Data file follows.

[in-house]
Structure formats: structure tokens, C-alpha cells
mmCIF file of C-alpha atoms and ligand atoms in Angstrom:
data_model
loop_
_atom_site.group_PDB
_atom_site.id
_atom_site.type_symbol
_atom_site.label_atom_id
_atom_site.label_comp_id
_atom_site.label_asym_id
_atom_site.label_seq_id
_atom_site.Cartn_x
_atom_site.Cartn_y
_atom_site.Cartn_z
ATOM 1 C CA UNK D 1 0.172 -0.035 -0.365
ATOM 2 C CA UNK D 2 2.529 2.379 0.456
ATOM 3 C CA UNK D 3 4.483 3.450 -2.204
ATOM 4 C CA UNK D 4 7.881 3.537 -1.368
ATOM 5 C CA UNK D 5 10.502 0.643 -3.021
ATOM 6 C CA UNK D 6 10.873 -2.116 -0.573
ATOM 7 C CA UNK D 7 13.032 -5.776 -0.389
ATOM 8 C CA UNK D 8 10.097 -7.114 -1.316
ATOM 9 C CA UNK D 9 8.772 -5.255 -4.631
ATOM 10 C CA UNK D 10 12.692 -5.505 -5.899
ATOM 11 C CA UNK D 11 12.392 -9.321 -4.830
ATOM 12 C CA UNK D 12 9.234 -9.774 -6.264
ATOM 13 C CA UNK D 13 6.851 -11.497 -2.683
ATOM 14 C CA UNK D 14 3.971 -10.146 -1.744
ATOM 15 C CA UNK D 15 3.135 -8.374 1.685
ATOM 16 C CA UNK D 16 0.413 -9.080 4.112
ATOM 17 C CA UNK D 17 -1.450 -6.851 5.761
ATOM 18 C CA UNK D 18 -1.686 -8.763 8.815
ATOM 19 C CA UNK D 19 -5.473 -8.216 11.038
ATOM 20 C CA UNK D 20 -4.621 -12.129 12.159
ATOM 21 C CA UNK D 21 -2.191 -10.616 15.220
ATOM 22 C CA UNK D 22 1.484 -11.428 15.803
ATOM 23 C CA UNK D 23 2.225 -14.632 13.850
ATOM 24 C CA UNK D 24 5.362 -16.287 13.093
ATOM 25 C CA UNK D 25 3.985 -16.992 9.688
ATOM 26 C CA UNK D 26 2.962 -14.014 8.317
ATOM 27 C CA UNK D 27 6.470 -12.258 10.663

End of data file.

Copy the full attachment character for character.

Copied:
[in-house]
Structure formats: structure tokens, C-alpha cells
mmCIF file of C-alpha atoms and ligand atoms in Angstrom:
data_model
loop_
_atom_site.group_PDB
_atom_site.id
_atom_site.type_symbol
_atom_site.label_atom_id
_atom_site.label_comp_id
_atom_site.label_asym_id
_atom_site.label_seq_id
_atom_site.Cartn_x
_atom_site.Cartn_y
_atom_site.Cartn_z
ATOM 1 C CA UNK D 1 0.172 -0.035 -0.365
ATOM 2 C CA UNK D 2 2.529 2.379 0.456
ATOM 3 C CA UNK D 3 4.483 3.450 -2.204
ATOM 4 C CA UNK D 4 7.881 3.537 -1.368
ATOM 5 C CA UNK D 5 10.502 0.643 -3.021
ATOM 6 C CA UNK D 6 10.873 -2.116 -0.573
ATOM 7 C CA UNK D 7 13.032 -5.776 -0.389
ATOM 8 C CA UNK D 8 10.097 -7.114 -1.316
ATOM 9 C CA UNK D 9 8.772 -5.255 -4.631
ATOM 10 C CA UNK D 10 12.692 -5.505 -5.899
ATOM 11 C CA UNK D 11 12.392 -9.321 -4.830
ATOM 12 C CA UNK D 12 9.234 -9.774 -6.264
ATOM 13 C CA UNK D 13 6.851 -11.497 -2.683
ATOM 14 C CA UNK D 14 3.971 -10.146 -1.744
ATOM 15 C CA UNK D 15 3.135 -8.374 1.685
ATOM 16 C CA UNK D 16 0.413 -9.080 4.112
ATOM 17 C CA UNK D 17 -1.450 -6.851 5.761
ATOM 18 C CA UNK D 18 -1.686 -8.763 8.815
ATOM 19 C CA UNK D 19 -5.473 -8.216 11.038
ATOM 20 C CA UNK D 20 -4.621 -12.129 12.159
ATOM 21 C CA UNK D 21 -2.191 -10.616 15.220
ATOM 22 C CA UNK D 22 1.484 -11.428 15.803
ATOM 23 C CA UNK D 23 2.225 -14.632 13.850
ATOM 24 C CA UNK D 24 5.362 -16.287 13.093
ATOM 25 C CA UNK D 25 3.985 -16.992 9.688
ATOM 26 C CA UNK D 26 2.962 -14.014 8.317
ATOM 27 C CA UNK D 27 6.470 -12.258 10.663